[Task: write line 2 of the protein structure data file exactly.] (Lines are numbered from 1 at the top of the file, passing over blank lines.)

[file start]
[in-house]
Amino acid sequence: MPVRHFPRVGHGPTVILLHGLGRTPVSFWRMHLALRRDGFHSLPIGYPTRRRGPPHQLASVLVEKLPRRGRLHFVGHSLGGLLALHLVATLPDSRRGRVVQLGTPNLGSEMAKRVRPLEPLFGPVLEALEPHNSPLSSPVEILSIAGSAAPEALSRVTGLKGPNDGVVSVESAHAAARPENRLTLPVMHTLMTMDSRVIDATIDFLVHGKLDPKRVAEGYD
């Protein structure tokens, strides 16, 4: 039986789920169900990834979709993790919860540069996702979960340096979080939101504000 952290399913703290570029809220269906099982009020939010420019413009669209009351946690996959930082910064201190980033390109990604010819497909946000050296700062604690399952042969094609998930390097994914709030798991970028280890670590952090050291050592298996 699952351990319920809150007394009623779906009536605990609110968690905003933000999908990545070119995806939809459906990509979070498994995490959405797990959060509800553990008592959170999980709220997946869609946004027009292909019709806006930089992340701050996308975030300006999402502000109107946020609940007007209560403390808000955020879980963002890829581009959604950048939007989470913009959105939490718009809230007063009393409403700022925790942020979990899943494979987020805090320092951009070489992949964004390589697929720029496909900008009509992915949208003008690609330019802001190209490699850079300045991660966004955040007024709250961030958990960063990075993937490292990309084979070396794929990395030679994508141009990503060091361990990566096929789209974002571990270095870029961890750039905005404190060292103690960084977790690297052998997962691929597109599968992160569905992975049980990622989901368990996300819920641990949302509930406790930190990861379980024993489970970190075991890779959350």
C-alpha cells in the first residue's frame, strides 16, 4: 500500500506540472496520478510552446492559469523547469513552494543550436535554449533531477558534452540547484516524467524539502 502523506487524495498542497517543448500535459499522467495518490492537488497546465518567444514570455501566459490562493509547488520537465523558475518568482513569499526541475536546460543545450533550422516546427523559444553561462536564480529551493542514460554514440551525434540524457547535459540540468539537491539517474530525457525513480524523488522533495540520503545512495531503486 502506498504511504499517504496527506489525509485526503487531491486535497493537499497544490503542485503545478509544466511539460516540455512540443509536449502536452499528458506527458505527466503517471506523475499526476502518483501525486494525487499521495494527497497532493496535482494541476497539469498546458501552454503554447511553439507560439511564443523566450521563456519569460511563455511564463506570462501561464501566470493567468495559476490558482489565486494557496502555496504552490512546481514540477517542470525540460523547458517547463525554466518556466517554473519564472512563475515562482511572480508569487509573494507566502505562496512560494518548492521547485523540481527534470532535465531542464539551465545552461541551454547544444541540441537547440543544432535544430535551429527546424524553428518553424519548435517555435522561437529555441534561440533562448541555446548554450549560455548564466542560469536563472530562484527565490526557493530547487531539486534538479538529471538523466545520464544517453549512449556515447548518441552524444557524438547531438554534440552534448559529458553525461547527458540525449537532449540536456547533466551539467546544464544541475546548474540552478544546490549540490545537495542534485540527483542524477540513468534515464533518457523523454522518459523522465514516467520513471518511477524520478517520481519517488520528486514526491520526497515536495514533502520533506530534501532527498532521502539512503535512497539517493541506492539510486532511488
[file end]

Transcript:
Amino acid sequence: MPVRHFPRVGHGPTVILLHGLGRTPVSFWRMHLALRRDGFHSLPIGYPTRRRGPPHQLASVLVEKLPRRGRLHFVGHSLGGLLALHLVATLPDSRRGRVVQLGTPNLGSEMAKRVRPLEPLFGPVLEALEPHNSPLSSPVEILSIAGSAAPEALSRVTGLKGPNDGVVSVESAHAAARPENRLTLPVMHTLMTMDSRVIDATIDFLVHGKLDPKRVAEGYD